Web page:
Opinion Piece

Mako Muzenda: Male politicians send a message that a culture of violence and dominance is acceptable

There is a disturbing pattern in men who are in power and the masculinity that men in Africa practice. It is aggressive, wholly self-serving and intolerant of difference and opposition.

As a Zimbabwean, I’ve coined a phrase that encapsulates what’s so frustrating about Zimbabwean men. I call it “ndini ndinoziva” or “I’m the one who knows”. A ndini ndinoziva mentality speaks to the belief that they are the only ones who are the sole guardians of knowledge, wisdom and power. No one but them can lead because they are the only ones who know how to lead. No one is as intelligent as them because they are the most intelligent, period. They and those who think like them enjoy exercising control over their underlings, with no room for negotiation or debate. It’s a mentality I’m very familiar with, from family life, to the church, to political leaders.

Nowhere does this mentality play itself out quite like in politics. Already a space that lends itself to theatrics and showmanship, it’s a breeding ground for men steeped in a patriarchal culture that instils an unshakeable entitlement to authority and power. However, to ascribe this line of thinking to all men is inaccurate. Yes, #MenAreTrash, but this particular kind of behaviour is practised only by a select group. The phrase “dominant masculinity” comes to mind, a system of male behaviour and identity that fits into Connell’s bigger web of gender theory. Dominant masculinity drowns out other voices so its own can be amplified. Dominant masculinity dismisses any other interpretations of what it is to be a man. Dominant masculinity thrives on subservience and silent complicity, especially from other men.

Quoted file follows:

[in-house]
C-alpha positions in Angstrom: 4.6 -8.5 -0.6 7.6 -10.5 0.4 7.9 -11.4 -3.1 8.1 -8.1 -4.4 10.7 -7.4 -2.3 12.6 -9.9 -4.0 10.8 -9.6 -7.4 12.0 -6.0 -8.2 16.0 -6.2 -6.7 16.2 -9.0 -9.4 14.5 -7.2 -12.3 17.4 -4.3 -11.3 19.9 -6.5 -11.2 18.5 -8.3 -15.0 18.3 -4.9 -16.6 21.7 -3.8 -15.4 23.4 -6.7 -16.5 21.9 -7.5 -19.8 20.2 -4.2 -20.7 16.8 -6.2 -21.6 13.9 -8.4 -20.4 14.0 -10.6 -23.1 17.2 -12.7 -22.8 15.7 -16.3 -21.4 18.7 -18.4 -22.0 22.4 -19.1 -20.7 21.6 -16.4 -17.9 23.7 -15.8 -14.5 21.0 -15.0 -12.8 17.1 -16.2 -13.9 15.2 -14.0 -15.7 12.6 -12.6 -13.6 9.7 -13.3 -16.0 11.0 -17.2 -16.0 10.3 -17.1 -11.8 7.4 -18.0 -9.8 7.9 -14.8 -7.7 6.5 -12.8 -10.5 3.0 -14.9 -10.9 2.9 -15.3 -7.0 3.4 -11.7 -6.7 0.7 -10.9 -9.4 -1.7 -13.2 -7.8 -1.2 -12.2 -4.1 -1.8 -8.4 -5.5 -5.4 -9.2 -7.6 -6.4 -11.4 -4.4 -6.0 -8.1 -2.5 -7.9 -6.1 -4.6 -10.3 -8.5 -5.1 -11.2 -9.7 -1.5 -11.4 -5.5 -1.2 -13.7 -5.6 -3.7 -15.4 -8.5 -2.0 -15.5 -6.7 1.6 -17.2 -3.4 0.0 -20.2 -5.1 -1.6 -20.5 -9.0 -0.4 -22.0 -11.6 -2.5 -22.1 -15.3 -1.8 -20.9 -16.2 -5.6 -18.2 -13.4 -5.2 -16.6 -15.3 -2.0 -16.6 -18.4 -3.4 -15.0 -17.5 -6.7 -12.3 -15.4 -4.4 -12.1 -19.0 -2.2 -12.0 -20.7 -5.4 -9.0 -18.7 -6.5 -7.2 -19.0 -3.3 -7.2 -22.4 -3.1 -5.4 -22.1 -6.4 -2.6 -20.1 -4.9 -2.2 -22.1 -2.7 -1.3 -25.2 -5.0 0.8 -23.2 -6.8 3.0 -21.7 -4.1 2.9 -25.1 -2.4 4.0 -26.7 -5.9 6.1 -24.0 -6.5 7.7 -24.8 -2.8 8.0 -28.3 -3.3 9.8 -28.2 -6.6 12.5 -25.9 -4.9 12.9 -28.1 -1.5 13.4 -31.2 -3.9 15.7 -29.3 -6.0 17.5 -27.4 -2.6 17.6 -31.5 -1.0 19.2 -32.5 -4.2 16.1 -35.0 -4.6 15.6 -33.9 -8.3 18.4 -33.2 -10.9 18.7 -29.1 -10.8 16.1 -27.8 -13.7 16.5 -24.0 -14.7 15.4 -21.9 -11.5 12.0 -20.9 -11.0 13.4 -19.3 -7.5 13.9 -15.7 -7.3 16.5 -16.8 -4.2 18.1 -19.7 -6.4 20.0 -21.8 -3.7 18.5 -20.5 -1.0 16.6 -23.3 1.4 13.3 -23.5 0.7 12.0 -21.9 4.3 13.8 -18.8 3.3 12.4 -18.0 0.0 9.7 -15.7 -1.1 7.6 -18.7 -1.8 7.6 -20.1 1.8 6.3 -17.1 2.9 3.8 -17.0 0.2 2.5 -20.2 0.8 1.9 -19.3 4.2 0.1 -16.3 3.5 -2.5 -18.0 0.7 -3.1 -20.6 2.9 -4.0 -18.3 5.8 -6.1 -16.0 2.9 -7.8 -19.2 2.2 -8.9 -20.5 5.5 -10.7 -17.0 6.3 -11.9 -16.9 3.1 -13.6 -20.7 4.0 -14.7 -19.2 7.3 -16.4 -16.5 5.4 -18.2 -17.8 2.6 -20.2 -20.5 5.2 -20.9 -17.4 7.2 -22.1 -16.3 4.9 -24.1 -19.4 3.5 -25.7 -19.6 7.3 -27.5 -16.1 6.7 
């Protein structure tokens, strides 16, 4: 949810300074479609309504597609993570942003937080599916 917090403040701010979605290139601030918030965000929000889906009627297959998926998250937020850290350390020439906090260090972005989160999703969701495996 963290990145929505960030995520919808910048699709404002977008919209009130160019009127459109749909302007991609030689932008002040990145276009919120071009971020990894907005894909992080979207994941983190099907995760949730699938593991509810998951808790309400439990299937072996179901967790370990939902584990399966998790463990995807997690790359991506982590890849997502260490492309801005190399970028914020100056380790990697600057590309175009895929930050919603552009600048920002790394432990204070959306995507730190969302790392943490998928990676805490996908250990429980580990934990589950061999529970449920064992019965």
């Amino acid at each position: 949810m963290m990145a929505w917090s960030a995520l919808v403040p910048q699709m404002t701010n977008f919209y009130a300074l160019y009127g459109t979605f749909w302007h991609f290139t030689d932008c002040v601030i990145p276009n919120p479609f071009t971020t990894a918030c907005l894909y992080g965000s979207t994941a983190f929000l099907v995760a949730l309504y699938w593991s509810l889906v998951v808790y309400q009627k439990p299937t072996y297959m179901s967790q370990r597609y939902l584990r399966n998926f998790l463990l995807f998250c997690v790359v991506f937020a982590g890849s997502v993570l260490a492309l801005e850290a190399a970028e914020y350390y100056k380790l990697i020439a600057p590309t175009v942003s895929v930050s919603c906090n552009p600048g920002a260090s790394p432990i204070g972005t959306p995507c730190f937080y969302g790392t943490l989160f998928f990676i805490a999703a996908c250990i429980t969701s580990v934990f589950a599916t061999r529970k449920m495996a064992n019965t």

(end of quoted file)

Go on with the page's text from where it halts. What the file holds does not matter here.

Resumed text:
This masculinity is an indelible part of African politics. From ruling party stalwarts, opposition party members and business moguls, to men in power, all have displayed similar traits. Starting from the first wave of independence in the 1950s to the Big Men of the 1970s and 1980s, and now in 2017. Flamboyant lifestyles, financed through legal and not-so-legal enterprises. A penchant for spectacle and ceremony: parades and commemorative celebrations where they can display their power and continued public admiration for the world to see.

Praise, they love praise. They feed on it, because it validates their self-importance and natural superiority. They are hardliners, uncompromising in their position, unwilling to cede any kind of authority or standing. This makes them look like firm, unwavering leaders: a man’s man, someone who you can rely on to succeed. Dominant masculinity gets the job done, no matter the cost, no matter the consequence. However, this becomes a problem when they forget what that job is, or when they fail. When they lose sight of their mandate to govern and serve the people, and when someone dares highlight their shortcomings, they turn hostile. These men believe that we should be grateful for their leadership, for were it not for them we would collectively be in ruins. Questioning their leadership capabilities cuts right to the heart of their masculinity. As a result, they abhor opposition. They hate anyone who disagrees with their ideology and leadership. They hate anyone who can mess with their carefully laid plans. From Jammeh trying and failing to hold on to power in The Gambia, to a recent fight in the Ugandan parliament when opposition party members protested against an amendment bill that would allow President Yoweri Museveni to run for another term, there is a history of men in power being resistant to change, even when it comes from other men.